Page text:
You may have heard the term “wobbler” in the context of someone facing a felony charge? What does this mean? Why are some felonies considered “wobblers” and some are not? How does one ask the judge to reduce a felony to a wobbler? When will a judge do so? Click on the following link to read answers to these questions –
Only a criminal defense attorney can appreciate this: after the plea is entered, after months of negotiating, maybe a motion or two, extensive discussion of the facts and maybe a meeting with the DA’s supervisor, the client asks if his or her plea was to a felony or a misdemeanor. It always amazes me to get this question because there are huge differences between the two levels of offenses. Click on the following link to read what is the difference between a misdemeanor and a felony – http://www.greghillassociates.com/lawyer-attorney-1912506.html.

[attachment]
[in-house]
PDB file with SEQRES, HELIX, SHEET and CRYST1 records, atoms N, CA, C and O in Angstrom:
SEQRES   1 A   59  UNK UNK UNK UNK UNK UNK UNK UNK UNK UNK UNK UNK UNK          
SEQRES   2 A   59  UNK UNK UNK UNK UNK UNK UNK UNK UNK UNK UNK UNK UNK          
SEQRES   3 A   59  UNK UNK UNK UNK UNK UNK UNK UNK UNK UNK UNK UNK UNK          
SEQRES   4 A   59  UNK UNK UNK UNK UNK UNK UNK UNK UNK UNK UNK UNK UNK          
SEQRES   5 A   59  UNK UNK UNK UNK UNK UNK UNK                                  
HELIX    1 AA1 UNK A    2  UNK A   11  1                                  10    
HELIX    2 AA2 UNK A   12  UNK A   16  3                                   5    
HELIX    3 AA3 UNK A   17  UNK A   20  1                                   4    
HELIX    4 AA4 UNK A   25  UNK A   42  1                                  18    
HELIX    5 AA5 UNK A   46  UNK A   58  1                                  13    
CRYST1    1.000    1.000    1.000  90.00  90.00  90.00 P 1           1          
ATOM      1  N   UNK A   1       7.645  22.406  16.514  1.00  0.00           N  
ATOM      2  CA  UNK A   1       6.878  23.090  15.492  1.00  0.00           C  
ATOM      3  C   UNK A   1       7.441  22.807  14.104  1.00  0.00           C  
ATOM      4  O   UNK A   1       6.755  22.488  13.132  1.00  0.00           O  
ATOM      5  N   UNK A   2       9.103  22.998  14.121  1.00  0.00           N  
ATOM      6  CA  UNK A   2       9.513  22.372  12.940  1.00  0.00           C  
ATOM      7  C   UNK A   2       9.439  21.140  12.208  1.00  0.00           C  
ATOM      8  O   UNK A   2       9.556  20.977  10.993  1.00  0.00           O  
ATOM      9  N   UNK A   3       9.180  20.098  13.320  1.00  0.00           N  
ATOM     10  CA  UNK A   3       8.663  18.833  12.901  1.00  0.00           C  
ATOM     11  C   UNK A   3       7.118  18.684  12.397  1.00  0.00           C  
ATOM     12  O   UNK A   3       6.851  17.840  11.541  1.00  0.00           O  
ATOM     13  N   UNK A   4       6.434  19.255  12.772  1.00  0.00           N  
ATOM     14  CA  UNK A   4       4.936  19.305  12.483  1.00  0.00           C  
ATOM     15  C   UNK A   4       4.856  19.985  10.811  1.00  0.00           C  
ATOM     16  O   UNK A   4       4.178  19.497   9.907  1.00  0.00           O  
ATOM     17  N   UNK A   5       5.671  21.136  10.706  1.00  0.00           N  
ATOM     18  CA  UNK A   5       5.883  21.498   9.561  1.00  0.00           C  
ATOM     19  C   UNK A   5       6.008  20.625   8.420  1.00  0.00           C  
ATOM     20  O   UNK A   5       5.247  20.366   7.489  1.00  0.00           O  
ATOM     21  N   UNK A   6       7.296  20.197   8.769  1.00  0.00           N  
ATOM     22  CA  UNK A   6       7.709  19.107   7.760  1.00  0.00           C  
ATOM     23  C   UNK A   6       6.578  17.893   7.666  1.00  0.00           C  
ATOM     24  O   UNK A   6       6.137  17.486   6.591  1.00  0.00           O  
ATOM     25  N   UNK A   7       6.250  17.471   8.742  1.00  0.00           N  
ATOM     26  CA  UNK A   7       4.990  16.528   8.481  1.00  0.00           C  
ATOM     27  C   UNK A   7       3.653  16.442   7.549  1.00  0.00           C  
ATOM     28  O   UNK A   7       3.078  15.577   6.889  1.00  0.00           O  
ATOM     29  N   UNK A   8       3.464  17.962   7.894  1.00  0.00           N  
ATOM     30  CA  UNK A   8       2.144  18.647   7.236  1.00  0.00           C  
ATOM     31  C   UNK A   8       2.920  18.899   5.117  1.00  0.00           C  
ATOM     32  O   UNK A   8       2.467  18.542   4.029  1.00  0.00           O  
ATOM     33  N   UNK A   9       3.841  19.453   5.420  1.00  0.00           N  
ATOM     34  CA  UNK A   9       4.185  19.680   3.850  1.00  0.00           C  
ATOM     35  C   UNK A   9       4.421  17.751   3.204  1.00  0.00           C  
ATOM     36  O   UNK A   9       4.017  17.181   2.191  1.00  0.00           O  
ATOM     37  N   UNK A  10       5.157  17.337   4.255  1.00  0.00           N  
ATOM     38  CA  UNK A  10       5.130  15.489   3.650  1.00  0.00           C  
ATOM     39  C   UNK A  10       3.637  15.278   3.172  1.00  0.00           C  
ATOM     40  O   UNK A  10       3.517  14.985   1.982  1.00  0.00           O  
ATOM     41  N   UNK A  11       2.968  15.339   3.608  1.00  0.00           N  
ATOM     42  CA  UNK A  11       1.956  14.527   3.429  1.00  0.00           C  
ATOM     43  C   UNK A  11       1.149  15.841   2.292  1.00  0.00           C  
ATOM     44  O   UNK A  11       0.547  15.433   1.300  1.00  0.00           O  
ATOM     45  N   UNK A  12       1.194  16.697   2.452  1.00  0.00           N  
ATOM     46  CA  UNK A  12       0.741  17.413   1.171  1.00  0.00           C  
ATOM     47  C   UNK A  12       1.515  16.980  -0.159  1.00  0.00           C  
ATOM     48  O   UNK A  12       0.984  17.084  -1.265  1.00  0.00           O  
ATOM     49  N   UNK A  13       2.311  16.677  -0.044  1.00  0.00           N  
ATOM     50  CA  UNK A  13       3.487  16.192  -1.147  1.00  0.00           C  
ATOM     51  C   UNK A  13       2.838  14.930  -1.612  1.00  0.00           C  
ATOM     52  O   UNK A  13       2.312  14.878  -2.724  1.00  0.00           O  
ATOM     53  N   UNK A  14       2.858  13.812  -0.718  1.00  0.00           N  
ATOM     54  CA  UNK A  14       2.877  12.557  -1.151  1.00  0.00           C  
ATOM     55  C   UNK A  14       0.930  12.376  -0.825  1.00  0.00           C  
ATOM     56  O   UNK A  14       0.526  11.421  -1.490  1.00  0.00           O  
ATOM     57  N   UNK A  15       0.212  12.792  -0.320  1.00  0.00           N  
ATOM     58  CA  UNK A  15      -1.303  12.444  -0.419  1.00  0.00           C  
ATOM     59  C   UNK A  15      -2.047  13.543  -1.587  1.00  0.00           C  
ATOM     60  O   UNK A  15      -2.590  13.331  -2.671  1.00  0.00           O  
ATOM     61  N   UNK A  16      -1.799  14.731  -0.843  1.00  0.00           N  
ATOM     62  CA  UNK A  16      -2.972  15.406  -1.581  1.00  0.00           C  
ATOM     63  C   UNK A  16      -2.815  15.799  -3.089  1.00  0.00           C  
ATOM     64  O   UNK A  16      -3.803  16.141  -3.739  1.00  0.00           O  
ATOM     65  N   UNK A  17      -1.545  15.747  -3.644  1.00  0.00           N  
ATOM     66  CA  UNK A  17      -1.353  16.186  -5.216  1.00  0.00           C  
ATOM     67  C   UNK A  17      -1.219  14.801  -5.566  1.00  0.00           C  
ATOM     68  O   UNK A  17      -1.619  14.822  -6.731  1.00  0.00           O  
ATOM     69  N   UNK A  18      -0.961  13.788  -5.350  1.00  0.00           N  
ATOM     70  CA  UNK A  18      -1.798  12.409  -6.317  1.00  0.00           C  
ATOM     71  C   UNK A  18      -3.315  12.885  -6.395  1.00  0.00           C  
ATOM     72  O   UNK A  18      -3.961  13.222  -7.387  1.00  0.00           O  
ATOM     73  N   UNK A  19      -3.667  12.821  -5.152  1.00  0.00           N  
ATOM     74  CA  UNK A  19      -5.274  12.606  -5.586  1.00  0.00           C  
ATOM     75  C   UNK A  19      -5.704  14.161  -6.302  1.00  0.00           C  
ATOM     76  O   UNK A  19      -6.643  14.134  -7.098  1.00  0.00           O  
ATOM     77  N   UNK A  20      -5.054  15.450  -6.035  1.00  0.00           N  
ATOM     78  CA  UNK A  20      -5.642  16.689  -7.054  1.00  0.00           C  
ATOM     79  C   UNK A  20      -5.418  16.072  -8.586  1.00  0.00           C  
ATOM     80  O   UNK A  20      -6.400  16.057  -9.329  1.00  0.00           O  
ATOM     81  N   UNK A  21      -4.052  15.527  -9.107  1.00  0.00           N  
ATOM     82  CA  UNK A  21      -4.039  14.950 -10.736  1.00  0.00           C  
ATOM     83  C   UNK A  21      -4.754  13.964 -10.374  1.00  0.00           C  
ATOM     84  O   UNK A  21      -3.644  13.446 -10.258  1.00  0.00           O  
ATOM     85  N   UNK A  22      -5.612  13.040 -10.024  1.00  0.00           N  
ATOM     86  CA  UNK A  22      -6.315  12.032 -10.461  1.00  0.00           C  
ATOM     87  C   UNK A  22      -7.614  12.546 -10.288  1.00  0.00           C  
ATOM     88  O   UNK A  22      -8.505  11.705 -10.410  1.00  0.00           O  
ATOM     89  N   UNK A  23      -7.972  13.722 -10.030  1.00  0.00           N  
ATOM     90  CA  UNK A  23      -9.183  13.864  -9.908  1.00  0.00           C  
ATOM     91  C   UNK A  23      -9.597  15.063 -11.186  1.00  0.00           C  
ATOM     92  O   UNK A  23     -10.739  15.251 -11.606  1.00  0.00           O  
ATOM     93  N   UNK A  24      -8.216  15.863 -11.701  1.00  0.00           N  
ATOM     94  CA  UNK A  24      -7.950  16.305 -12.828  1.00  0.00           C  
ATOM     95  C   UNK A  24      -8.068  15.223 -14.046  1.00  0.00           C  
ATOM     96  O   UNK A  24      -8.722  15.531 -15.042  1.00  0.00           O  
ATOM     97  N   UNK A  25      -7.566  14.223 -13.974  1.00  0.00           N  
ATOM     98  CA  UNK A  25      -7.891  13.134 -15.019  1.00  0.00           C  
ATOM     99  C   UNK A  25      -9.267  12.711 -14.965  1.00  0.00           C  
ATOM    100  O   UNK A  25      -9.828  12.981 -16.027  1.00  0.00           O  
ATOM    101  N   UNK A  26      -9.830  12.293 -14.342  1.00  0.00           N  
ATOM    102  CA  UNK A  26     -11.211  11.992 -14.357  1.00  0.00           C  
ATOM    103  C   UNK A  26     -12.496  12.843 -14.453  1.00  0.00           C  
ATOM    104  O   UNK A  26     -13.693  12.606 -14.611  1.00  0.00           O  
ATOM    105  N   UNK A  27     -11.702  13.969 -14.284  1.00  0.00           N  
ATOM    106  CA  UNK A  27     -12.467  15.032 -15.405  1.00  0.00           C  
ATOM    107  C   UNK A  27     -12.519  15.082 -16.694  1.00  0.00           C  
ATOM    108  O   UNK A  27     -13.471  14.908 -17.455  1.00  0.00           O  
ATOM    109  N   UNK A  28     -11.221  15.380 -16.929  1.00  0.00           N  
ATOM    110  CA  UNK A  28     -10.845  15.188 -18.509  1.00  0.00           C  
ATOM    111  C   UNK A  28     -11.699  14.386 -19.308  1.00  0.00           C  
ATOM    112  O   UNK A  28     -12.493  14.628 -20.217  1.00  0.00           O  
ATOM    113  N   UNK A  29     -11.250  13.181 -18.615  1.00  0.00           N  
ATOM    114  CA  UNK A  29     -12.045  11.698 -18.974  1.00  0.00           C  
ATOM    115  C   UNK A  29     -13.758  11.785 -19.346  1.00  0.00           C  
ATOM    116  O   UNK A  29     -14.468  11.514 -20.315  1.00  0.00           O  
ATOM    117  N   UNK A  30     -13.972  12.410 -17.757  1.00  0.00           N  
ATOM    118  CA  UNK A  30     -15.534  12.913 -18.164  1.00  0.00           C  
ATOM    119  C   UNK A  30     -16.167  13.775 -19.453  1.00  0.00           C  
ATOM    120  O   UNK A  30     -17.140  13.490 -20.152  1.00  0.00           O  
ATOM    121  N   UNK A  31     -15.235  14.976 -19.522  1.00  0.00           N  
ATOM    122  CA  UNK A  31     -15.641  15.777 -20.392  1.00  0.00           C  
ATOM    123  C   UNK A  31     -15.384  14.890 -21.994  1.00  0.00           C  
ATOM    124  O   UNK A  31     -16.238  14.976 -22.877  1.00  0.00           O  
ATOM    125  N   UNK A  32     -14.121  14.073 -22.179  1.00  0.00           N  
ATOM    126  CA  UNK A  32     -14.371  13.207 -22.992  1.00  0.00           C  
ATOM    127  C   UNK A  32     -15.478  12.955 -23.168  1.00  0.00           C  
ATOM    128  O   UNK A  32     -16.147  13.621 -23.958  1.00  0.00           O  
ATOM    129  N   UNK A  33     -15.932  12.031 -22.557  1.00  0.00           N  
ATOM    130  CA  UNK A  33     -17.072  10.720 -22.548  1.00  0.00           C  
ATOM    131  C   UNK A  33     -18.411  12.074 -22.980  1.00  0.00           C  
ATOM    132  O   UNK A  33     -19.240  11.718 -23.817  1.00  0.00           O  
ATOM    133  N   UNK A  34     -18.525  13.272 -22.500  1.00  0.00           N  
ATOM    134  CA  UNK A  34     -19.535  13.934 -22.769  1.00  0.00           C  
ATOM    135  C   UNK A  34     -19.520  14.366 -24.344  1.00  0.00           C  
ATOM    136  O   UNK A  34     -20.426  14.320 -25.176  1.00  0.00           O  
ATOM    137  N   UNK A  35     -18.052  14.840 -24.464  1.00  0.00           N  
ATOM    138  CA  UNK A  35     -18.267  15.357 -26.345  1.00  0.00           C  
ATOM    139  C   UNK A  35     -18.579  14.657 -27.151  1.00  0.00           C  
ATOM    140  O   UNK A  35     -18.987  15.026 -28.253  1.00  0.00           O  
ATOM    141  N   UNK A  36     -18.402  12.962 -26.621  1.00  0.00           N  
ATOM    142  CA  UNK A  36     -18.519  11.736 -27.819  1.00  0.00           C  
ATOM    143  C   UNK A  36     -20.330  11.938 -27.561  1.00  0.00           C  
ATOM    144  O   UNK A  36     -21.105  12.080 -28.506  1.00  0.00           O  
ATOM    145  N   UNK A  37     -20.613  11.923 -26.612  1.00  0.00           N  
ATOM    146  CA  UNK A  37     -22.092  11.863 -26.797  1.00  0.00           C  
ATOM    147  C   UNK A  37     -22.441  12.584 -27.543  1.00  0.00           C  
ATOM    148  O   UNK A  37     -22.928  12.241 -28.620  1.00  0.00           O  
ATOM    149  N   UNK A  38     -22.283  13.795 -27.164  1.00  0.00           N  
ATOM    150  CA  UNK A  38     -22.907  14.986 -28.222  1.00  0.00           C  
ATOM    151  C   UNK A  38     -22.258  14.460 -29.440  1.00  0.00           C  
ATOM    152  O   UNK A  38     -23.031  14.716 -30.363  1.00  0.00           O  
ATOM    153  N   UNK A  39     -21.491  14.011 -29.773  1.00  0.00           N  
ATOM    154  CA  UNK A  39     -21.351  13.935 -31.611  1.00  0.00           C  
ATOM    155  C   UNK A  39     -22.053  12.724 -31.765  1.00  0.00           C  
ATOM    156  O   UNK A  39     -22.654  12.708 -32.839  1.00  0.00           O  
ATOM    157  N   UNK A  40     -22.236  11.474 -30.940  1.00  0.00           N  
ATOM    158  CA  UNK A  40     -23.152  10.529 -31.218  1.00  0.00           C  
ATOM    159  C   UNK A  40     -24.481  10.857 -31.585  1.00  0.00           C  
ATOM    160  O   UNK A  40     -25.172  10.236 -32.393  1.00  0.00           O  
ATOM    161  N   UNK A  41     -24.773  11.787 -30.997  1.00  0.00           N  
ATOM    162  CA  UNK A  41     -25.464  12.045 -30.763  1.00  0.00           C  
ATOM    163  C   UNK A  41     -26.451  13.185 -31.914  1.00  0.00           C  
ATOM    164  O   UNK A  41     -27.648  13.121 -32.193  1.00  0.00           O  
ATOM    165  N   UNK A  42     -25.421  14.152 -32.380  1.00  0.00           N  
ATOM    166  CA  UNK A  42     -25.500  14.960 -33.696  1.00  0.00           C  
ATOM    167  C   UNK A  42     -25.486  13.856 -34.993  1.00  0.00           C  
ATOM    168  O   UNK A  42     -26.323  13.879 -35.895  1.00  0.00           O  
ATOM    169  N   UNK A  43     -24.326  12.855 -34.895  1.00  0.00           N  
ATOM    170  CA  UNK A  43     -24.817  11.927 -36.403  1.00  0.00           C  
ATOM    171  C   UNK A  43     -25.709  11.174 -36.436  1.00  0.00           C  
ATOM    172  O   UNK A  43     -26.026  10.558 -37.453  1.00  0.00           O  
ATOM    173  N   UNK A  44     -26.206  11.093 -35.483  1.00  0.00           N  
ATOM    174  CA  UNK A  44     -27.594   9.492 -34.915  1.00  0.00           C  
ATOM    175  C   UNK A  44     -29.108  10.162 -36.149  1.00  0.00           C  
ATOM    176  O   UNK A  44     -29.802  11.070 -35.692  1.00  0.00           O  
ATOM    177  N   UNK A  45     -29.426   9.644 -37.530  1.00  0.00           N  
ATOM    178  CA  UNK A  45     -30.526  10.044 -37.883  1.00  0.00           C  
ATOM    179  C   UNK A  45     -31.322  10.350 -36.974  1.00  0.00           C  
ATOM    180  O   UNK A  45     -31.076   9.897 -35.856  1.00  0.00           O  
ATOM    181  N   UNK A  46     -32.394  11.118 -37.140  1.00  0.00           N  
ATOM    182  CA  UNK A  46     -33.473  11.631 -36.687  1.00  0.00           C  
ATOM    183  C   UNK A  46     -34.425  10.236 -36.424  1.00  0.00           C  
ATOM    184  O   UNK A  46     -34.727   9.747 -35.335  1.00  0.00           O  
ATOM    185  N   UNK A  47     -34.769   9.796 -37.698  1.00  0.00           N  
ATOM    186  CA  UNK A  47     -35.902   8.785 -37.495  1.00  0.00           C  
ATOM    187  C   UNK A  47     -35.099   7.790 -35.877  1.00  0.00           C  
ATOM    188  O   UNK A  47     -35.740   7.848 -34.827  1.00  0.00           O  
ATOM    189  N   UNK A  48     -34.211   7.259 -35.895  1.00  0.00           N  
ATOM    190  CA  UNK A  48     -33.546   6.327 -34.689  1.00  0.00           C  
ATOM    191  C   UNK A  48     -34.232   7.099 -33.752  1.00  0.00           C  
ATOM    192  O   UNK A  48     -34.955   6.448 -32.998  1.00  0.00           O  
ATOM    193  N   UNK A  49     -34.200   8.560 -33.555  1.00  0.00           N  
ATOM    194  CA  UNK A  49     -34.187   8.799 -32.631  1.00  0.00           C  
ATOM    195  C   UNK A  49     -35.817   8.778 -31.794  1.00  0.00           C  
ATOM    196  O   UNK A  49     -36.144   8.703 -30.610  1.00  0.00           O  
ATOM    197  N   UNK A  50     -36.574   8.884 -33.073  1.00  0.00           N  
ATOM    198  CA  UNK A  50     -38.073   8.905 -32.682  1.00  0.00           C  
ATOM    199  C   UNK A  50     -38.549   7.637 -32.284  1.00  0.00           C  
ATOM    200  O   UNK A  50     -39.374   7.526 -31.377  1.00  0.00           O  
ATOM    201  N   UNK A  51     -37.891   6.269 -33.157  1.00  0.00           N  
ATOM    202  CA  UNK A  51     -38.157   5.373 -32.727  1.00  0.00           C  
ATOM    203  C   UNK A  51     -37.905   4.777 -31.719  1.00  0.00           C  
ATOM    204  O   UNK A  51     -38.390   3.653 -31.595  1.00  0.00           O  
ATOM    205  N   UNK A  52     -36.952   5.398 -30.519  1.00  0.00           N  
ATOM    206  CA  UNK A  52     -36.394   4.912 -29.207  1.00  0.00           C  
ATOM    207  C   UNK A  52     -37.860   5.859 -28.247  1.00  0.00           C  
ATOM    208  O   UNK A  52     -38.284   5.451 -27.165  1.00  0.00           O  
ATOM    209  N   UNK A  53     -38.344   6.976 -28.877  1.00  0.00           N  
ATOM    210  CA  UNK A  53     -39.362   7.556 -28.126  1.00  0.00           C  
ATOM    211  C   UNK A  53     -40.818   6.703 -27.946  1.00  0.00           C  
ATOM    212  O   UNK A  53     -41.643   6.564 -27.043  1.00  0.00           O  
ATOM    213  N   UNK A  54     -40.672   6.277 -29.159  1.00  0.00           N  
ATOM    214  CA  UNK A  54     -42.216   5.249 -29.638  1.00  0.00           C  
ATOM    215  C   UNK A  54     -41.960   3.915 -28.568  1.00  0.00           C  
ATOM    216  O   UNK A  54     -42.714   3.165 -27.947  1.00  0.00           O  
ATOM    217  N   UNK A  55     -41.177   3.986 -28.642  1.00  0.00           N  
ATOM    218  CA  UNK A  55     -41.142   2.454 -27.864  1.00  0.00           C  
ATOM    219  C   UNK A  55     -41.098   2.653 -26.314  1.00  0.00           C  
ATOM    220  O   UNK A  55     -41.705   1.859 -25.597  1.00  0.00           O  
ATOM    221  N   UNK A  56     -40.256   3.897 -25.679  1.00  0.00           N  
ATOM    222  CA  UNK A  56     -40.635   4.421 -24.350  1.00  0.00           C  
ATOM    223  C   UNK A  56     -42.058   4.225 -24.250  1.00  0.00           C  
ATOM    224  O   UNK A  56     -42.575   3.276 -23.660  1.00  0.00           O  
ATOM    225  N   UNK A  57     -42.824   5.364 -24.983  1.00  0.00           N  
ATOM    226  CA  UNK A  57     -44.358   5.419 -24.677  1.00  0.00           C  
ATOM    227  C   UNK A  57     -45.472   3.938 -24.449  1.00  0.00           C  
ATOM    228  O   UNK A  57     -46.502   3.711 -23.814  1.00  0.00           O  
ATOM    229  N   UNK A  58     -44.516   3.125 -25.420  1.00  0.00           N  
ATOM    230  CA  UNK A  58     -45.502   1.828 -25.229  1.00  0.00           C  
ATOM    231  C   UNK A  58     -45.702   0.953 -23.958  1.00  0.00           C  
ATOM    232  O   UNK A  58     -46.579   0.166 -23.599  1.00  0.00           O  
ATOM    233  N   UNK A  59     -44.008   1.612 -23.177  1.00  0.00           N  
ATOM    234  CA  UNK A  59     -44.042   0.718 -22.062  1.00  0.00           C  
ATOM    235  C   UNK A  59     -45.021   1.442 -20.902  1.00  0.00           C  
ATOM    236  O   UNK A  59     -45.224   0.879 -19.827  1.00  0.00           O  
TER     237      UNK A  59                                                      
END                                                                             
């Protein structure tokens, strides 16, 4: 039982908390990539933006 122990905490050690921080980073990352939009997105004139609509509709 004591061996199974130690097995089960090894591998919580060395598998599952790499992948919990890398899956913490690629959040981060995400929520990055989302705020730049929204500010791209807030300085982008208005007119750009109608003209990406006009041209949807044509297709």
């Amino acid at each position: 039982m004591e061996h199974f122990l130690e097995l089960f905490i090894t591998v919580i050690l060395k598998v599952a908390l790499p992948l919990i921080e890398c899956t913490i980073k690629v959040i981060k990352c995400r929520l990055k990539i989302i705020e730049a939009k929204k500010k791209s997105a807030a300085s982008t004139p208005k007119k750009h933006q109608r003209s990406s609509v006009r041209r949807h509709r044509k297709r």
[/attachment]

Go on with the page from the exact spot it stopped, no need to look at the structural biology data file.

The collection of DNA from a person merely arrested for a crime is certainly problematic insofar as DNA has information not only about a person’s identity, but also about his genetic disposition for mental illness, cancer, diabetes, learning difficulties, etc. While matching one person’s DNA to the DNA found in a prior crime can resolve previously unsolved crimes, is it constitutional for a state to conduct such a search if it is not necessary to solving a crime for one is arrested? What if one’s DNA in the pending matter is irrelevant? Can the police still require such evidence? Click on the attached article to read answers to these questions – http://www.greghillassociates.com/lawyer-attorney-1888863.html.